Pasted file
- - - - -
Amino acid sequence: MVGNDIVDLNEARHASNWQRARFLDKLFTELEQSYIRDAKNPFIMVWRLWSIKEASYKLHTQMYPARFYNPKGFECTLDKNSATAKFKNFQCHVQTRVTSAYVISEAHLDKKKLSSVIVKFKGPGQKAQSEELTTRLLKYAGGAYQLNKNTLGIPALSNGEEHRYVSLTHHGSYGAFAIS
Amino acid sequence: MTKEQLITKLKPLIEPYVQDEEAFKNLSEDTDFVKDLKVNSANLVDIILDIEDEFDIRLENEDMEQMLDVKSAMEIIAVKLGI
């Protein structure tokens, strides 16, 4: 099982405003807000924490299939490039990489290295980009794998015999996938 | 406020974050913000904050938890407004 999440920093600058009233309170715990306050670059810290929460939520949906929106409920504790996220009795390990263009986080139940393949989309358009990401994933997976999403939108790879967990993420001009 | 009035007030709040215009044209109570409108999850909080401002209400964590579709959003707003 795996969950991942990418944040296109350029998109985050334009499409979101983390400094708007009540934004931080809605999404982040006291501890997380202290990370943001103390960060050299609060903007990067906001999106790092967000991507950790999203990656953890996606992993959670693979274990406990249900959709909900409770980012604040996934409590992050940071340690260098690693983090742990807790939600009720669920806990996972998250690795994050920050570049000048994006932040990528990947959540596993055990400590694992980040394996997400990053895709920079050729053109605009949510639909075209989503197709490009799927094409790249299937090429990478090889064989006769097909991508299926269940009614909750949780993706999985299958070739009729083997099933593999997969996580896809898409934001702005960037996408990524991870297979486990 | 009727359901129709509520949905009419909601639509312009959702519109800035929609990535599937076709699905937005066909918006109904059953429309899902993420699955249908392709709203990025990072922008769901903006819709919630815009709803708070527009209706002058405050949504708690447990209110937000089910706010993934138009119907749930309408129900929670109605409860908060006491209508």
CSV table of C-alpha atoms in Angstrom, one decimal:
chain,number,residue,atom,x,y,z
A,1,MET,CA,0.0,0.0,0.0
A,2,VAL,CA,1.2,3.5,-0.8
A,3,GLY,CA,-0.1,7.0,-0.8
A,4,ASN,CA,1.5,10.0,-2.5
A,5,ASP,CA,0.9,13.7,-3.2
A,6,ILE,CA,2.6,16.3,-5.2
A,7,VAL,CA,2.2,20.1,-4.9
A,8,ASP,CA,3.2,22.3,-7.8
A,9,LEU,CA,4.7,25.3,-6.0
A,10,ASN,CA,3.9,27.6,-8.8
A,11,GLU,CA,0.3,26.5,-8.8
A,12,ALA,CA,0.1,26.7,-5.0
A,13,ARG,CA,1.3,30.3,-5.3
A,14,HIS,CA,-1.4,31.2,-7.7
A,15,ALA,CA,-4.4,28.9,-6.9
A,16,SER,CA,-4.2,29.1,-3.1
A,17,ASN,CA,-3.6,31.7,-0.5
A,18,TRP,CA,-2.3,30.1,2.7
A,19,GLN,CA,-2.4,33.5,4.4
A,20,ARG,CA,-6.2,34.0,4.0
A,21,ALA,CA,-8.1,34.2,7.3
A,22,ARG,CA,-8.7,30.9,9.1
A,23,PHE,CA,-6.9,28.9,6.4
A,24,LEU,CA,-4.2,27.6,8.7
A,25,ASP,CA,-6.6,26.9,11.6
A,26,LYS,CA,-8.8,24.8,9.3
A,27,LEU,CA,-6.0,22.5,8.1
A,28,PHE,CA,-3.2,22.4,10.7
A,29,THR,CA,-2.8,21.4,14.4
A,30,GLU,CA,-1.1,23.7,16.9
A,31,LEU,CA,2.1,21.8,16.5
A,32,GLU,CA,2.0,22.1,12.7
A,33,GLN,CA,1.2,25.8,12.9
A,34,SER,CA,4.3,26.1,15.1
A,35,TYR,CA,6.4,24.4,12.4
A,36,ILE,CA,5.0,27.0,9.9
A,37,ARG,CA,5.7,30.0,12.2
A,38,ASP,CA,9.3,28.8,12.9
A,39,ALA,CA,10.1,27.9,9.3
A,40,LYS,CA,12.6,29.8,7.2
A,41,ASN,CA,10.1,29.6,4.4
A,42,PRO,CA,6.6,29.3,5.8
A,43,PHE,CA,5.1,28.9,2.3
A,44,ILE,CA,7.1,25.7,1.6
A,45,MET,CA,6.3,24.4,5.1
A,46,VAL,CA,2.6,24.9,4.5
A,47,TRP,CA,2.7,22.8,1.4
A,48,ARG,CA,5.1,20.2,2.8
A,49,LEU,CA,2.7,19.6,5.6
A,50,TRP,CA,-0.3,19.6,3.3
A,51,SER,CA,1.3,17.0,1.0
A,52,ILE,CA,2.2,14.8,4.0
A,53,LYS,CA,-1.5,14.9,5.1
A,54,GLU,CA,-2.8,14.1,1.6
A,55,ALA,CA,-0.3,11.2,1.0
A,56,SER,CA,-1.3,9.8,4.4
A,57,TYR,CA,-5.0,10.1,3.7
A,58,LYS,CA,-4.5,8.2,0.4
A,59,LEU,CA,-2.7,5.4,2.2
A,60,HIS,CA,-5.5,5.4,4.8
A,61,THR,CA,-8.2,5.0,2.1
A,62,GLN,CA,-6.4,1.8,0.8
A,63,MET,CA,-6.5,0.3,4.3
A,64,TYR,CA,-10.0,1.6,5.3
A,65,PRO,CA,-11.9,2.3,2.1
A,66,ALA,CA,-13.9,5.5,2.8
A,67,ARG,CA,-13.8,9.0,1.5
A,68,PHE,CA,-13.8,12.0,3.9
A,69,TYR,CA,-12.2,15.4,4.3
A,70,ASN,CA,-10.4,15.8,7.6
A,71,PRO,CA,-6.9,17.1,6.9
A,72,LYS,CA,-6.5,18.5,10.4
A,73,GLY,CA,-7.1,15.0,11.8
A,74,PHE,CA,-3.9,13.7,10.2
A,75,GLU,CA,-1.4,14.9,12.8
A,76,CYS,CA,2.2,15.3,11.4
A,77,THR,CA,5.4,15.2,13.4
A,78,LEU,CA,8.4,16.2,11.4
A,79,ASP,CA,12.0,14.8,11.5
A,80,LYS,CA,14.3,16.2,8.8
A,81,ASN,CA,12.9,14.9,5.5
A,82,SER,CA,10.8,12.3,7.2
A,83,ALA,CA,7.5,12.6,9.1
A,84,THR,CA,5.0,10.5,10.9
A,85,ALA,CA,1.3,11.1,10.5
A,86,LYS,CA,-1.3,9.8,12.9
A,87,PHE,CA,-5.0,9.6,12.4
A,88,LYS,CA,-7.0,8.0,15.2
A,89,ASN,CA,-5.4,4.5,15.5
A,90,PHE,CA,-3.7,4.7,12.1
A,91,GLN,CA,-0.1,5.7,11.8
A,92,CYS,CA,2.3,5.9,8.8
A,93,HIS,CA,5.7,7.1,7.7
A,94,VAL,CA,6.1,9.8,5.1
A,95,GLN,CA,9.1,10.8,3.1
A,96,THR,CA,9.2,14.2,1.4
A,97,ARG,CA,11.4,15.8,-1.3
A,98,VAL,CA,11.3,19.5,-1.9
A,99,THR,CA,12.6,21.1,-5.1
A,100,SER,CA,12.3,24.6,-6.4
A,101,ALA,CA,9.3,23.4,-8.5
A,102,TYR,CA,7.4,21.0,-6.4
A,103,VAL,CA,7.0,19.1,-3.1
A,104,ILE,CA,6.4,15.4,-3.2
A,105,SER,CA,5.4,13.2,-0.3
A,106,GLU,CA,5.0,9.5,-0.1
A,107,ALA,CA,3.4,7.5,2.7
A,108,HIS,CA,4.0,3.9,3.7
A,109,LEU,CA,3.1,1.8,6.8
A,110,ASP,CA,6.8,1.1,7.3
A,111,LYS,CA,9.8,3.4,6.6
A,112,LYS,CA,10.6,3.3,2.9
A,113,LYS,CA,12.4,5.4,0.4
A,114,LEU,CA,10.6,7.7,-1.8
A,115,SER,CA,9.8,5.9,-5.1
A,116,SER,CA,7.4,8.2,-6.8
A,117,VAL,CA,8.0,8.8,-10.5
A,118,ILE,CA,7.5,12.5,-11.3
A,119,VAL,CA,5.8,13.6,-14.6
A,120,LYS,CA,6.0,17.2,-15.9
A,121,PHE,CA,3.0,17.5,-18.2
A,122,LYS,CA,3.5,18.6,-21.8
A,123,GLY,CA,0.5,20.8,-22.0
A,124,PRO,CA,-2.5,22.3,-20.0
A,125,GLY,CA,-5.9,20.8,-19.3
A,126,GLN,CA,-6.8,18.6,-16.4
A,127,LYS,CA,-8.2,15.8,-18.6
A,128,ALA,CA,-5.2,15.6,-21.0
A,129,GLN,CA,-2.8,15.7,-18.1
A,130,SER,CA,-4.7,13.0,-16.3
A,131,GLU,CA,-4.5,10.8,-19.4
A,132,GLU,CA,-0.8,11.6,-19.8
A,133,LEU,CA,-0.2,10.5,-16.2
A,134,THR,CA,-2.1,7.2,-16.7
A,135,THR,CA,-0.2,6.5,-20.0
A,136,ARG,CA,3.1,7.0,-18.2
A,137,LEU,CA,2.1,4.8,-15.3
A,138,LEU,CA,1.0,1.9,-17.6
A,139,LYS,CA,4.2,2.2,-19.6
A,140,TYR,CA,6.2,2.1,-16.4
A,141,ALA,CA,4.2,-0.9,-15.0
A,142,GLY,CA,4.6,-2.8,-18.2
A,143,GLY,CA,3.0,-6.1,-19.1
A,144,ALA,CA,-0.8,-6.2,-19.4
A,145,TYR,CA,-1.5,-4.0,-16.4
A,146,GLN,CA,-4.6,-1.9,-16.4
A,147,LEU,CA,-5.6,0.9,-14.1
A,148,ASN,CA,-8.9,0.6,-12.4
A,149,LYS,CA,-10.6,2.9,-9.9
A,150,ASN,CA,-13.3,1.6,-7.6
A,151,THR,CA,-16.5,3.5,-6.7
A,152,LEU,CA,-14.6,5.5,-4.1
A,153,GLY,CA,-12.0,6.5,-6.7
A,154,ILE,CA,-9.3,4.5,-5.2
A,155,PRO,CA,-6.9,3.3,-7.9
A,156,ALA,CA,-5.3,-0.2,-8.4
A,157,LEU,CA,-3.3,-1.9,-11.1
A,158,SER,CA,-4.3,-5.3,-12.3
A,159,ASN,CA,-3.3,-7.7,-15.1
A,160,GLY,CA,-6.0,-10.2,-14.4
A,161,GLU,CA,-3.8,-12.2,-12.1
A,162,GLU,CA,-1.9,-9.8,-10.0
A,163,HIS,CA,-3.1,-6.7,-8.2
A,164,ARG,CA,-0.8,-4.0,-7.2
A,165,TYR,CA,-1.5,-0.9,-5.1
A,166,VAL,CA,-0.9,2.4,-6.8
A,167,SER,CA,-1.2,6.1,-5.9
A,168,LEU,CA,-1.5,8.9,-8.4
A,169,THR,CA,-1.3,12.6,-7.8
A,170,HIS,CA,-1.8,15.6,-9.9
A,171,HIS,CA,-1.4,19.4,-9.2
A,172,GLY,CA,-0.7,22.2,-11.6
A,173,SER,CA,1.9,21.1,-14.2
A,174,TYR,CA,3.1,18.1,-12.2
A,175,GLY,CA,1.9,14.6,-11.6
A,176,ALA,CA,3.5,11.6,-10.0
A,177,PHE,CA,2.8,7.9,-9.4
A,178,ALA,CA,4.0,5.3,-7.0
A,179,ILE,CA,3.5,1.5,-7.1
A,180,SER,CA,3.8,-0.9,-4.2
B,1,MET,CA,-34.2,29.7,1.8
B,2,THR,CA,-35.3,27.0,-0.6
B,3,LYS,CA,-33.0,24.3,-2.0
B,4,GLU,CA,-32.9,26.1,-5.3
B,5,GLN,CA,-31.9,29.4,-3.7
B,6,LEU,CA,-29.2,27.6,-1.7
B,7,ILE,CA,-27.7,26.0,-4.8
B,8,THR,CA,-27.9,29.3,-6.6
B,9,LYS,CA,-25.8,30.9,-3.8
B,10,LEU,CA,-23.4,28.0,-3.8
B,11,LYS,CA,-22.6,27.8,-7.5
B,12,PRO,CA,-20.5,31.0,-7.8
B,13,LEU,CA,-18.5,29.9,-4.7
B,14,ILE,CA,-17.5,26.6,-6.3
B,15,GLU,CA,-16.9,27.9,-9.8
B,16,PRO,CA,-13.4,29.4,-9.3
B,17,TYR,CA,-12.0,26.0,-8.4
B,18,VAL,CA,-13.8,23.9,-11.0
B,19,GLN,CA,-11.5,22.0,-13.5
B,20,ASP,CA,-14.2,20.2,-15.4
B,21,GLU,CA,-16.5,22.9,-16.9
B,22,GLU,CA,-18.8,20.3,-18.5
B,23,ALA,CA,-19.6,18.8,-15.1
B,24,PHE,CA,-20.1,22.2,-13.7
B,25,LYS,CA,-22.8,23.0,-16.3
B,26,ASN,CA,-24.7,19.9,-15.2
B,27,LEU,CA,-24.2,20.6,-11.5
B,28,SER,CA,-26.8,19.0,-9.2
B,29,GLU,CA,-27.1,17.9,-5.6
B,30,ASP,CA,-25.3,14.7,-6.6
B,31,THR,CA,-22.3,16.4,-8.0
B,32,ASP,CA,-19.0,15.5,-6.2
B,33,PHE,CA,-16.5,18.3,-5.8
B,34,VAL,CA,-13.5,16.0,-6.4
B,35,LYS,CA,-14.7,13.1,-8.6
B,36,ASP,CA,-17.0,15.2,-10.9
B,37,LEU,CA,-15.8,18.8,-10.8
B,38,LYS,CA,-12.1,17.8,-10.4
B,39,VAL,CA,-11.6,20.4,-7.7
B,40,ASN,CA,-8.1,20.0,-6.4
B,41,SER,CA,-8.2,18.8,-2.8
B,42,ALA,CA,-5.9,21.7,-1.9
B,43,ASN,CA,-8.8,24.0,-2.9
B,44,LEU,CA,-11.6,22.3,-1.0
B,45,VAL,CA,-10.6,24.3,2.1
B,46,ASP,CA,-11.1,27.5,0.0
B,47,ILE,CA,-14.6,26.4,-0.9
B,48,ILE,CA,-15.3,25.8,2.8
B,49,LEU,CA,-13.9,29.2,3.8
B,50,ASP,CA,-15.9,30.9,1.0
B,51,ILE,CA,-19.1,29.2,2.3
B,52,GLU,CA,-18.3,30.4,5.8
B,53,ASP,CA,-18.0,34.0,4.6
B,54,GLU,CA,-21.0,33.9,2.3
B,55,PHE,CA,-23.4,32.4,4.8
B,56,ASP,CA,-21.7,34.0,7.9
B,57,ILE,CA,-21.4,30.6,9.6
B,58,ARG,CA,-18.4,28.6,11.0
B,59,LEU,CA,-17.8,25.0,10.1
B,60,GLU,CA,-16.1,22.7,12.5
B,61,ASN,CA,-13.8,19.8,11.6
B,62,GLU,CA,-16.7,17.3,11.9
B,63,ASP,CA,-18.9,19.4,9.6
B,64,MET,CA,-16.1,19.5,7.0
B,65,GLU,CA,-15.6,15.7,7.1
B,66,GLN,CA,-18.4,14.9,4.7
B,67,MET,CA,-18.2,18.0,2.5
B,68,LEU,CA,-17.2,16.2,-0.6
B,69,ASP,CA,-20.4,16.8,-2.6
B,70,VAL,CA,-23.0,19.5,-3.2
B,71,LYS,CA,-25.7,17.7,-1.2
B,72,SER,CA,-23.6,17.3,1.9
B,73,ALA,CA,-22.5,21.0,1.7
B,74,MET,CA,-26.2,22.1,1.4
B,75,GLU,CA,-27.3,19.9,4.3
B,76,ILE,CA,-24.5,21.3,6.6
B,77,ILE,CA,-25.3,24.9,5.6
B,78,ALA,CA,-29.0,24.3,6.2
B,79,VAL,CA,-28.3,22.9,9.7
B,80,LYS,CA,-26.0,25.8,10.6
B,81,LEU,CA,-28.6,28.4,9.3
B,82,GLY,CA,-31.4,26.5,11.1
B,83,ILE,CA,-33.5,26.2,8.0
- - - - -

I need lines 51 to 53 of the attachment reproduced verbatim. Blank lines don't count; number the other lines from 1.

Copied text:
A,46,VAL,CA,2.6,24.9,4.5
A,47,TRP,CA,2.7,22.8,1.4
A,48,ARG,CA,5.1,20.2,2.8